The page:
House Approves Bill Removing ‘Mental Retardation’ From Law
The House of Representatives unanimously approved a bill Wednesday evening paving the way for the term “mental retardation” to be replaced with “intellectual disability” in many areas of federal law.
The legislation known as Rosa’s Law now goes to President Barack Obama who White House officials say intends to sign the measure.
Under the bill, the terms “mental retardation” and “mentally retarded” would be stripped from federal health, education and labor policy. “Intellectual disability” and “individual with an intellectual disability” would be inserted in their place.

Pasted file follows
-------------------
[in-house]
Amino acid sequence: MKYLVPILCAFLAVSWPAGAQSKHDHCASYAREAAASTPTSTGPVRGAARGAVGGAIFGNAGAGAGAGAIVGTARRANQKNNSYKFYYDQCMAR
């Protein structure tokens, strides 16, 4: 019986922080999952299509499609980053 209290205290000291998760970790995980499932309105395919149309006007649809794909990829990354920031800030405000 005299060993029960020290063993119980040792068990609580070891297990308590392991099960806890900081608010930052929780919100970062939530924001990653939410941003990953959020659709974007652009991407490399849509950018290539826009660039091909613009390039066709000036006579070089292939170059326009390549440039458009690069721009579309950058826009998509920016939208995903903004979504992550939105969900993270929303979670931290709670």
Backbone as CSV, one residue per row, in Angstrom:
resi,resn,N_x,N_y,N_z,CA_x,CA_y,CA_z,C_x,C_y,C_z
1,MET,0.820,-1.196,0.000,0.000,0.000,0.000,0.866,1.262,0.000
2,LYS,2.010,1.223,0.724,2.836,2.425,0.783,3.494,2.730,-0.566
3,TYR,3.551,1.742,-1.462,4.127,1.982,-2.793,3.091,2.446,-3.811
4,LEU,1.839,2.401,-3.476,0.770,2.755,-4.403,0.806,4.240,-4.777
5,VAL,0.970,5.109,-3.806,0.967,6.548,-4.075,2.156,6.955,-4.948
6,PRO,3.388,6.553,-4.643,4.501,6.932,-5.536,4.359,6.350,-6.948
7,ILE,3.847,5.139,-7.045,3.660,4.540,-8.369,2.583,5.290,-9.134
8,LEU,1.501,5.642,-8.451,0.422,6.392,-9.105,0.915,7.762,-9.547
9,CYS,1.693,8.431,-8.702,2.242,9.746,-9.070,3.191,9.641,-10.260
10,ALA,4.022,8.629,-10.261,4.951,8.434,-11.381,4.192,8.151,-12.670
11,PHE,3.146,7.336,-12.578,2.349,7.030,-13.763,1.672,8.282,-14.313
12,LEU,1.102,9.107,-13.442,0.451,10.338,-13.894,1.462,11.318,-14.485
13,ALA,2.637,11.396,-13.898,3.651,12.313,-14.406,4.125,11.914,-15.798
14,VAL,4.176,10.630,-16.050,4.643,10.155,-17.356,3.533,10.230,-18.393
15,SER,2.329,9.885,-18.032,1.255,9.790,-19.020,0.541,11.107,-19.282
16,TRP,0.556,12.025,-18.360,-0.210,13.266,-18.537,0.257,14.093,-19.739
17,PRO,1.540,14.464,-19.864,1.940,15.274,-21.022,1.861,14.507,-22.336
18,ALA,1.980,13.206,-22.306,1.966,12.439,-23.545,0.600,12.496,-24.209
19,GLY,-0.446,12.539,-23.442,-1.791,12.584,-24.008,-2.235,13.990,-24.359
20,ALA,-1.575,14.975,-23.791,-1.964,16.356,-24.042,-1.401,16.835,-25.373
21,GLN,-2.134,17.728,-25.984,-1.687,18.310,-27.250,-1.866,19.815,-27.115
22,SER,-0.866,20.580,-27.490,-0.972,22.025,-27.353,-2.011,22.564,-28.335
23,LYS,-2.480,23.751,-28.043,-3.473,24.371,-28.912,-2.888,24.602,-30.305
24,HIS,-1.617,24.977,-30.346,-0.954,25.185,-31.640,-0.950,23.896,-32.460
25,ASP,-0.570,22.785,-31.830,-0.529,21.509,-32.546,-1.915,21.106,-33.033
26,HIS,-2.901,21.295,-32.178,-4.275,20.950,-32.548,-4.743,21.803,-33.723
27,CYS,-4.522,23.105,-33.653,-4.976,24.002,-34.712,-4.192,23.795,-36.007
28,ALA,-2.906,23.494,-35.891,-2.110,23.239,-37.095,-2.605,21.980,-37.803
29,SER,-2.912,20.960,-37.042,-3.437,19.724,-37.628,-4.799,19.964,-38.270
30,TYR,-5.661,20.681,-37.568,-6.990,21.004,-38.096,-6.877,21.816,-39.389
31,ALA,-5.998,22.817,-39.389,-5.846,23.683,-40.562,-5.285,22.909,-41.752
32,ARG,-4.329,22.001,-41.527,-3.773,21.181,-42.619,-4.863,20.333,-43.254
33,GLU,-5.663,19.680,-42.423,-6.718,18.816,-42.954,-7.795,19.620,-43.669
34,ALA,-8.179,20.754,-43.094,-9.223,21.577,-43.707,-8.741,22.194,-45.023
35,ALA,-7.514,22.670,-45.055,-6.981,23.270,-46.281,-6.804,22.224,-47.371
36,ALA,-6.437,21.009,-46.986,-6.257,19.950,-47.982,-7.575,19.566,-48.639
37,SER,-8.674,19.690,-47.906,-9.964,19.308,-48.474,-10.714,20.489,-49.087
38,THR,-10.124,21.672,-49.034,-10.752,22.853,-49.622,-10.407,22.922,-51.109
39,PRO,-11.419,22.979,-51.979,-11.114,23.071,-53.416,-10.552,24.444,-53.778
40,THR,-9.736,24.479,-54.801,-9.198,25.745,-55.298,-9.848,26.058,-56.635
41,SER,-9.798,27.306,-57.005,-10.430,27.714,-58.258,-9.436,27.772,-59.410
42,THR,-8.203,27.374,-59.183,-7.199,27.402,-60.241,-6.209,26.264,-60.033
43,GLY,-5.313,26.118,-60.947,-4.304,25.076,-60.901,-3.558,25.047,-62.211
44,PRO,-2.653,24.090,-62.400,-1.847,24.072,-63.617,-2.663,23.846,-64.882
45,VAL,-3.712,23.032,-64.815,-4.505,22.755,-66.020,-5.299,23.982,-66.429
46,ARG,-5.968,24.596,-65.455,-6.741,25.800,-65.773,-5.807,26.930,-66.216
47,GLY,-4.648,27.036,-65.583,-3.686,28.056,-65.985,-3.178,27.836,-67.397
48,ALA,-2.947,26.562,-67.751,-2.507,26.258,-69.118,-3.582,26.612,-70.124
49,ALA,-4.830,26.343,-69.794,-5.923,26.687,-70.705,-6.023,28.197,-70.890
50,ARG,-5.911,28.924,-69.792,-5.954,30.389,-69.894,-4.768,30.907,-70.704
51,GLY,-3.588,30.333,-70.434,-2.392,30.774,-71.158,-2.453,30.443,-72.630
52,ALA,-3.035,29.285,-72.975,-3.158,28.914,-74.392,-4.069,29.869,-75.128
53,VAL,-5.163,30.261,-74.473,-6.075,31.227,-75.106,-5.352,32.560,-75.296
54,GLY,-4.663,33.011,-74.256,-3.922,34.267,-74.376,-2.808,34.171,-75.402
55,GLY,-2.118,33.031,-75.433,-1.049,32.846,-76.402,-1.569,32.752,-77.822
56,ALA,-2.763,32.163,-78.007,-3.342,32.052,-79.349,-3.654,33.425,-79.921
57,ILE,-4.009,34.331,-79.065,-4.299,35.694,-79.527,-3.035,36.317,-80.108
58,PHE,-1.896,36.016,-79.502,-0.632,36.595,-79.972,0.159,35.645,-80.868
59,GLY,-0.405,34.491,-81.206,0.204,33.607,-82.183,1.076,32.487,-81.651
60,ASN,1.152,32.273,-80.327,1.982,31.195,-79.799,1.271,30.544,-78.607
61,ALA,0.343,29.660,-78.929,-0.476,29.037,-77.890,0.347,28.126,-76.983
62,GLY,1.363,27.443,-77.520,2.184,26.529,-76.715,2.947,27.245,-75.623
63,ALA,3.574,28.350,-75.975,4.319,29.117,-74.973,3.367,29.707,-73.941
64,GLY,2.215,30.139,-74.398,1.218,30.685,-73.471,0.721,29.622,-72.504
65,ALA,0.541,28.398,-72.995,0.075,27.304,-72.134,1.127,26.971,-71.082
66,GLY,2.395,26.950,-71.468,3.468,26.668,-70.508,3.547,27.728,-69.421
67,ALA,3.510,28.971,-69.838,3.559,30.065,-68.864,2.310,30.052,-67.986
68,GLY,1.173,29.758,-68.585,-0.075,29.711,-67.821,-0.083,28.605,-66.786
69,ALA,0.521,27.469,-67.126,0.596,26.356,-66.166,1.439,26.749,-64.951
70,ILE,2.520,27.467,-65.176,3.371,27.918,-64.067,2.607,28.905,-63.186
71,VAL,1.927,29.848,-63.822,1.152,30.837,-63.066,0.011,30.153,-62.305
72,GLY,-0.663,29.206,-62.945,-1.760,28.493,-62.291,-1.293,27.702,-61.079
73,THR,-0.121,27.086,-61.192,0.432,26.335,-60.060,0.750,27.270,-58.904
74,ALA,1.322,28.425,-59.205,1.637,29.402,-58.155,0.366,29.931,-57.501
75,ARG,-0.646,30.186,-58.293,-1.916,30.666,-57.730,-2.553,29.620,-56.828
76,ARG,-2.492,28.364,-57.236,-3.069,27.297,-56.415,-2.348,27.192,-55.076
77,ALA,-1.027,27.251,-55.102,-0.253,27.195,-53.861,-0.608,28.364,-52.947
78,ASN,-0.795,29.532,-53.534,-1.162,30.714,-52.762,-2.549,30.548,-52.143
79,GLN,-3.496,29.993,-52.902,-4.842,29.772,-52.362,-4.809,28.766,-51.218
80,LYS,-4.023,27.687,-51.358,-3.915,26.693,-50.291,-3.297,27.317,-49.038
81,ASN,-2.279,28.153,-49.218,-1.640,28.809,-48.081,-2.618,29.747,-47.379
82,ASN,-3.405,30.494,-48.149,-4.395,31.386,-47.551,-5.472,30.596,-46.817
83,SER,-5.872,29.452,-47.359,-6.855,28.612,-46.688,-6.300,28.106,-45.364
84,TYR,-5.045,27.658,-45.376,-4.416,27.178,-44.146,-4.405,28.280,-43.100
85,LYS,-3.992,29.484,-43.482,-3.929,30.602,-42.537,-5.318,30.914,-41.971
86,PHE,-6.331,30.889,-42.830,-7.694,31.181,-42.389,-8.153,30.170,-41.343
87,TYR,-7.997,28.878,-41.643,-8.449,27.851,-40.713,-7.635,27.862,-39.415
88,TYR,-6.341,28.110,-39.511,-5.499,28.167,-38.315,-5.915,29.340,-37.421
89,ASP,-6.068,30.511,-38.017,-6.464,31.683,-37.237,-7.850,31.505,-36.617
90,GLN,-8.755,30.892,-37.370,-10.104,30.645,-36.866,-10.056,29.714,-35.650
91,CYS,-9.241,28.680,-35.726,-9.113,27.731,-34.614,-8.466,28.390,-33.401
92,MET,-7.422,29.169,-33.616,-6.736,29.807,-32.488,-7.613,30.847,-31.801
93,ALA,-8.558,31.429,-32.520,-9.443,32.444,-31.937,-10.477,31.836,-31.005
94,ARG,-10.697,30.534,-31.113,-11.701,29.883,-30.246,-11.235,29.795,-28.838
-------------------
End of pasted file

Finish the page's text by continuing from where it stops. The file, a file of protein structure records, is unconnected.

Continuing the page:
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The changes would occur as laws and documents come up for revision over the next several years. Since the alterations would be implemented gradually, the legislation is not expected to incur any cost.
“For far too long we have used hurtful words like ‘mental retardation’ or ‘MR’ in our federal statutes to refer to those living with intellectual disabilities,” said the bill’s sponsor Sen. Barbara Mikulski, D-Md., in a statement Wednesday. “Rosa’s Law will make a greatly-needed change that should have been made well before today — and it will encourage us to treat people the way they would like to be treated.”
The language swap would not alter the rights that individuals with disabilities have, but would merely bring the federal government more in line with a trend toward using the term “intellectual disability.” Already the term is used by most states and some federal agencies including the Centers for Disease Control and Prevention.
Rosa’s Law is named for Rosa Marcellino, a Maryland girl with Down syndrome.
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